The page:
Retirement Readiness: Why Gen X and Gen Y Feel Behind—and Bitter

Retirement Readiness: Why Gen X and Gen Y Feel Behind—and Bitter

You wouldn’t board a plane without knowing your destination. So why save for retirement without defining your goal?

Yet a 2013 study from market research firm Greenwald & Associates reveals that, when it comes to planning for their golden years, Generations X and Y may be headed nowhere — fast.

But that doesn't mean these people don't have retirement on the brain.

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In fact, 90% say saving up for their golden years is an important goal. However, two-thirds admit they haven’t calculated just how much they need to save for retirement—and almost half (48%) feel incredibly behind on this crucial savings goal.

Without specific goals in mind, saving for retirement can feel a lot like running a race without knowing where to find the finish line. In 100-degree weather. With scuba gear on. But it doesn’t have to be such a stressful, directionless endeavor.

2 Ways to Get on the Right Retirement Track

So how can you start taking control of your retirement savings? The key is to take it one step at a time.

“Start with what you can afford to contribute, and make sure you’re taking full advantage of your employer match, if you’re eligible—otherwise you’re leaving free money on the table,” says Brandie Farnam, CFP®, at LearnVest Planning Services. “Then gradually increase your contributions by 1% every six months. Incremental increases can have a big impact on your future—but a small impact on your budget today.”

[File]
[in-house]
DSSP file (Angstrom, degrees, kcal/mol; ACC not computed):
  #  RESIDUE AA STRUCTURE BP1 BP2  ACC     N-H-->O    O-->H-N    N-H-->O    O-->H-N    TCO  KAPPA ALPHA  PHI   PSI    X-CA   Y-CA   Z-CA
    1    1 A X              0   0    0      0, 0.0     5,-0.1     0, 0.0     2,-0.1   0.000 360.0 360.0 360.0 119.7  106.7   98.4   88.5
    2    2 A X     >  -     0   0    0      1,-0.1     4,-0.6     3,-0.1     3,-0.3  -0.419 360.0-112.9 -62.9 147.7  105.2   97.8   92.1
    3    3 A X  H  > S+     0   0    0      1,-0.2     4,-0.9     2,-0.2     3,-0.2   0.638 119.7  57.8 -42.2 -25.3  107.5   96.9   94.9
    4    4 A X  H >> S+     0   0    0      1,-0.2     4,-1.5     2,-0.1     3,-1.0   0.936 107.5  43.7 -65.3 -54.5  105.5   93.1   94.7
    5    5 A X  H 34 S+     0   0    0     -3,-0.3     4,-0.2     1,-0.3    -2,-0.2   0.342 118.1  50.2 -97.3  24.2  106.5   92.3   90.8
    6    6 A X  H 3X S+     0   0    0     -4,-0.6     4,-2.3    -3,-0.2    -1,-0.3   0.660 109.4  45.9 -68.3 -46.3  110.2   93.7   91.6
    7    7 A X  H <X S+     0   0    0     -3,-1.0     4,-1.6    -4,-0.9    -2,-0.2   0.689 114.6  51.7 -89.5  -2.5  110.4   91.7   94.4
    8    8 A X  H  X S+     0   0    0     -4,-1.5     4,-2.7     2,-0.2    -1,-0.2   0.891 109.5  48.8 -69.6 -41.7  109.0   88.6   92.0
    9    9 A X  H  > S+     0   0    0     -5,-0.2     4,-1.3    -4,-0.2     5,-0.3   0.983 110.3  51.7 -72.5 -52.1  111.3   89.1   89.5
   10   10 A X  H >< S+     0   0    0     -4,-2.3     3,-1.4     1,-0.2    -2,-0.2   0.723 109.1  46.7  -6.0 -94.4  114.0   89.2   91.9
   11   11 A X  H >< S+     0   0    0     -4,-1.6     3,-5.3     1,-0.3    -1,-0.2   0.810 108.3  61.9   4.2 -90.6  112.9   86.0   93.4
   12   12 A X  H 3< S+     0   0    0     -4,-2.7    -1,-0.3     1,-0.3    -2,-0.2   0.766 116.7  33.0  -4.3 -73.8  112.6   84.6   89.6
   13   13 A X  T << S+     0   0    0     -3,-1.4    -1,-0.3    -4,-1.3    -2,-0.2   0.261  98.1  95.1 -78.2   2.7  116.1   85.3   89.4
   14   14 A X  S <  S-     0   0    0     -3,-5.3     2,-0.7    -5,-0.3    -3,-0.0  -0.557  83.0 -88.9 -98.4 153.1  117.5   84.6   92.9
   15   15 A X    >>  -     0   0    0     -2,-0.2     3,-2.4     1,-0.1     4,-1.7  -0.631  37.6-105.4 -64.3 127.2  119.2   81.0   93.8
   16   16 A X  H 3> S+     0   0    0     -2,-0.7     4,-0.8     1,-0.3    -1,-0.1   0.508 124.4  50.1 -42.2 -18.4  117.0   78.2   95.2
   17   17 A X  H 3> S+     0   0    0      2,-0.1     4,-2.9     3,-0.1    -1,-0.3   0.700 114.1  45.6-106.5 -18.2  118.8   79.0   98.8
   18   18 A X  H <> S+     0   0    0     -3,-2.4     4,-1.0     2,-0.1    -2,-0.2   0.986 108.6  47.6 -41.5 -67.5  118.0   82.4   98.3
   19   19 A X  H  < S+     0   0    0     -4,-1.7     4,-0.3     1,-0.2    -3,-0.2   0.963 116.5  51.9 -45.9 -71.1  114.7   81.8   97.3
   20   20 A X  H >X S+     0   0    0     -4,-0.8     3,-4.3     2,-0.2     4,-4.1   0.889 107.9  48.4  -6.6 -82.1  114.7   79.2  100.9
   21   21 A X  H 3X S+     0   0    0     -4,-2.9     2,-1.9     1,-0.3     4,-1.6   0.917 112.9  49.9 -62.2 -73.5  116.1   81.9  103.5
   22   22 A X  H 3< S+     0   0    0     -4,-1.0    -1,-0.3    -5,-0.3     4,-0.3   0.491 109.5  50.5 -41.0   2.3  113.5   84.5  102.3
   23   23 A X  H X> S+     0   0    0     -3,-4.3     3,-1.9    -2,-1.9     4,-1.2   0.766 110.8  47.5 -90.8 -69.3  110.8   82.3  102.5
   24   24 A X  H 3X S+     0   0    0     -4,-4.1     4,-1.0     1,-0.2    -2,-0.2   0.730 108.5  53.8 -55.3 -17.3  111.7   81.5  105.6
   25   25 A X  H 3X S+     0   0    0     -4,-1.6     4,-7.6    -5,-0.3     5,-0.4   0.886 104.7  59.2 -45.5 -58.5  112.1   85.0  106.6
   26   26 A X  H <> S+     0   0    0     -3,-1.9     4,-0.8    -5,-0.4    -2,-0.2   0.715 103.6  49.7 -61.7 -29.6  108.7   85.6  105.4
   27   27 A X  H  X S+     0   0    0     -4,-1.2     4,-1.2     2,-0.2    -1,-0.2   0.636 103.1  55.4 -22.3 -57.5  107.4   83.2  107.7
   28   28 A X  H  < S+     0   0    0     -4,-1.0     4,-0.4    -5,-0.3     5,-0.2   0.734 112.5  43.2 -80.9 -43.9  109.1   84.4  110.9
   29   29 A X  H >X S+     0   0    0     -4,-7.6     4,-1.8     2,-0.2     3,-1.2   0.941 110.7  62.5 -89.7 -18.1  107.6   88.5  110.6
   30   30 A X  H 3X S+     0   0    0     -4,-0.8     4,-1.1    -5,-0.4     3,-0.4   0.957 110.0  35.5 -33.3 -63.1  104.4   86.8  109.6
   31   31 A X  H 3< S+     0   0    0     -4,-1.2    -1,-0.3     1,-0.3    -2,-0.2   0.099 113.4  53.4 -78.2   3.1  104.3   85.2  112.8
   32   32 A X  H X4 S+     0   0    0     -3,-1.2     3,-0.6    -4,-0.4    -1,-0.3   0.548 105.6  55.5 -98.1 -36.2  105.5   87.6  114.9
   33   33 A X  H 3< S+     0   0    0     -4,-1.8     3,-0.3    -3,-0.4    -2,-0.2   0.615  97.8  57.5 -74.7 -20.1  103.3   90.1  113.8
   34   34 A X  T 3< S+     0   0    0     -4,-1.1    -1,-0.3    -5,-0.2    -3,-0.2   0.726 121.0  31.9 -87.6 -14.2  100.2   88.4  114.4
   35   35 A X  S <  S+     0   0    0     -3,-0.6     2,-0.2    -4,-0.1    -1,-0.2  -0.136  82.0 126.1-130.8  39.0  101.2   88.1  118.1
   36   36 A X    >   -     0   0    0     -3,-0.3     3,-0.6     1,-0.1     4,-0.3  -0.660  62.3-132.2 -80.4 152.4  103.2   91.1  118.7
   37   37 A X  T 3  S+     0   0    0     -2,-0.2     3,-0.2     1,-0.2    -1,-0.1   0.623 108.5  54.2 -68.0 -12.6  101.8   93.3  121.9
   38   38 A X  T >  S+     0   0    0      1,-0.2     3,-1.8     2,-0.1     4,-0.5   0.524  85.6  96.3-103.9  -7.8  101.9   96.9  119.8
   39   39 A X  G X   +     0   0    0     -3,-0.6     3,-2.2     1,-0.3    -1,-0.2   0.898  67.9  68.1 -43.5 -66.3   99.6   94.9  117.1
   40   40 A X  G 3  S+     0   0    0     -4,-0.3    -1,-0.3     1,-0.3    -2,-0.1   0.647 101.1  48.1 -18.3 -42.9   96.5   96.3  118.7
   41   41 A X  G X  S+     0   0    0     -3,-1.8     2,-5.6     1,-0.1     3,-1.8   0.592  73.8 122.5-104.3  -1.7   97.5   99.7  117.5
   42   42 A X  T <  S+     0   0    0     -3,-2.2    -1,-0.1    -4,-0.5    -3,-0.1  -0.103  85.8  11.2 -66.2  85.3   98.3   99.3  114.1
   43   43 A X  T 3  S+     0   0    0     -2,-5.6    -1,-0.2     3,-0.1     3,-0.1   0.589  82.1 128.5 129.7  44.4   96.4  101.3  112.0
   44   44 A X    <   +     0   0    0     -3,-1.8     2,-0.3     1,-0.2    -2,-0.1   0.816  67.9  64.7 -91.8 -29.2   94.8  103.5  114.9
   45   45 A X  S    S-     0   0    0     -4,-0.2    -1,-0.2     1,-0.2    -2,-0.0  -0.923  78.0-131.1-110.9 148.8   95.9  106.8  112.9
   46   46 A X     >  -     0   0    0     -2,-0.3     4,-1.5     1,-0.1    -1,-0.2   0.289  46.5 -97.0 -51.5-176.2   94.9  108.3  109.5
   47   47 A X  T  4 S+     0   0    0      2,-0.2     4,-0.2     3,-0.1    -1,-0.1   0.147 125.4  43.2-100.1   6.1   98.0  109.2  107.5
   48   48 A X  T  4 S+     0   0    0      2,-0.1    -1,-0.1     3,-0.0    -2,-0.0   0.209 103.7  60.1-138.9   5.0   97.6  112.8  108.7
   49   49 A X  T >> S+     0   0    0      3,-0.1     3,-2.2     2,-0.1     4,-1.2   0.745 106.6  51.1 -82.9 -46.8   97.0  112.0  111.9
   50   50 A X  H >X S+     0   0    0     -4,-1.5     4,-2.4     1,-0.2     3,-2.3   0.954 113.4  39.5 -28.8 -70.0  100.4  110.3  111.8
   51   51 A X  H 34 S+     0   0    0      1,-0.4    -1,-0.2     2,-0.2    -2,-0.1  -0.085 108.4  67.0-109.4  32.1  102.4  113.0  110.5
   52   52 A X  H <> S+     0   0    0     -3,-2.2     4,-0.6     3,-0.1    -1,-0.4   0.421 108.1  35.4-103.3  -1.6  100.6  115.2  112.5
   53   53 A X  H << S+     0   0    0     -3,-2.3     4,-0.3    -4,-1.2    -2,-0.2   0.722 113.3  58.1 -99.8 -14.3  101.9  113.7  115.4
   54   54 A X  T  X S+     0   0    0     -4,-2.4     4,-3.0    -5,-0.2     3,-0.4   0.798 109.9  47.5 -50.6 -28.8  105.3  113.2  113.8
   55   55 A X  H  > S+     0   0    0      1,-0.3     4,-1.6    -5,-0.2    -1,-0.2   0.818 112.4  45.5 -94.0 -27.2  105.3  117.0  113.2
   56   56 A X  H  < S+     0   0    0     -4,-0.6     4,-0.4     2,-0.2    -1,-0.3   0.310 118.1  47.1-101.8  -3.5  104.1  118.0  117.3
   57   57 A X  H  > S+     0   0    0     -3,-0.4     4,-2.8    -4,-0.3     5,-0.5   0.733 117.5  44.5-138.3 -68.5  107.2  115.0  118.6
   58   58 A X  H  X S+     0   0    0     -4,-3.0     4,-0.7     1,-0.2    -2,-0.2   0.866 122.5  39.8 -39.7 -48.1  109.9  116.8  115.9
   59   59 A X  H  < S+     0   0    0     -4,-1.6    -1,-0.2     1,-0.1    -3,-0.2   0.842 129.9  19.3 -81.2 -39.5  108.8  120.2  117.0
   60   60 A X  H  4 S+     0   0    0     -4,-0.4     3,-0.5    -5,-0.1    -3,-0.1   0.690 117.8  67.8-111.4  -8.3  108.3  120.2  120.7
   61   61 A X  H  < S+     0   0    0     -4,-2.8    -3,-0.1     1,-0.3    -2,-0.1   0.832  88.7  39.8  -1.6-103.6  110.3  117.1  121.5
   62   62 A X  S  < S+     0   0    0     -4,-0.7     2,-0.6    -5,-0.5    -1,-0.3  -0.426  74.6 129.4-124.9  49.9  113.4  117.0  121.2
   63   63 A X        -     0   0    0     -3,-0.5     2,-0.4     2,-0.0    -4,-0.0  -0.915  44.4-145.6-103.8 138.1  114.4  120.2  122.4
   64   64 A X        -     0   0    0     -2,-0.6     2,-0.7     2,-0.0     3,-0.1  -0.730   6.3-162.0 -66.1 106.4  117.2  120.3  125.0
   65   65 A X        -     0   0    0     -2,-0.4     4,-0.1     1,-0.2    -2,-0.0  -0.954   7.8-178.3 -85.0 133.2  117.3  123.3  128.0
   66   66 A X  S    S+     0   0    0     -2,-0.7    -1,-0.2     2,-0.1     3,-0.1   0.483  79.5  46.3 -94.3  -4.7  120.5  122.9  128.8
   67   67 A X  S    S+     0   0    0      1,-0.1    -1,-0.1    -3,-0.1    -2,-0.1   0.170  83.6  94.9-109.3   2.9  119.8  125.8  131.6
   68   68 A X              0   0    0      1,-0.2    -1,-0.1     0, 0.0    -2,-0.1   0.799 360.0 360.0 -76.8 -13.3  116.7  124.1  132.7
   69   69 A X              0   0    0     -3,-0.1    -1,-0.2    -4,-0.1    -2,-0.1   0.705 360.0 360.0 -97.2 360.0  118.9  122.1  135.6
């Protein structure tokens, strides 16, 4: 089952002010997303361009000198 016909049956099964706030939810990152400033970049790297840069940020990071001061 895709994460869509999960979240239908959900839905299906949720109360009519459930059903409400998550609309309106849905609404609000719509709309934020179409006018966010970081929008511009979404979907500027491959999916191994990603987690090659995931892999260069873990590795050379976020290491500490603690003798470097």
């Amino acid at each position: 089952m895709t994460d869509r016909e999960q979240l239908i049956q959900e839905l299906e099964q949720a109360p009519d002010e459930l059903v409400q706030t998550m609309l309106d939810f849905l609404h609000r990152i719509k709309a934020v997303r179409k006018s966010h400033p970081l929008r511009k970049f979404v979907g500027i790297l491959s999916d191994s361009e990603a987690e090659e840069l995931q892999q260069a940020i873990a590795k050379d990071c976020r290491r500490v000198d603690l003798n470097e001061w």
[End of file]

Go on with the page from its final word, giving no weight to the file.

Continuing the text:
Another option? Consider working with a financial planner. The Greenwald study finds that almost 40% of Gen Xers and Gen Yers think a financial adviser is an important source for sound money advice. They've likely caught on to the fact that a planner can help struggling savers set their goals — and then gauge whether they’re on track to meet them.

Certified Financial Planner Board of Standards Inc. owns the certification marks CFP®, CERTIFIED FINANCIAL PLANNER™, CFP® (with plaque design) and CFP® (with flame design) in the U.S., which it awards to individuals who successfully complete CFP Board’s initial and ongoing certification requirements.

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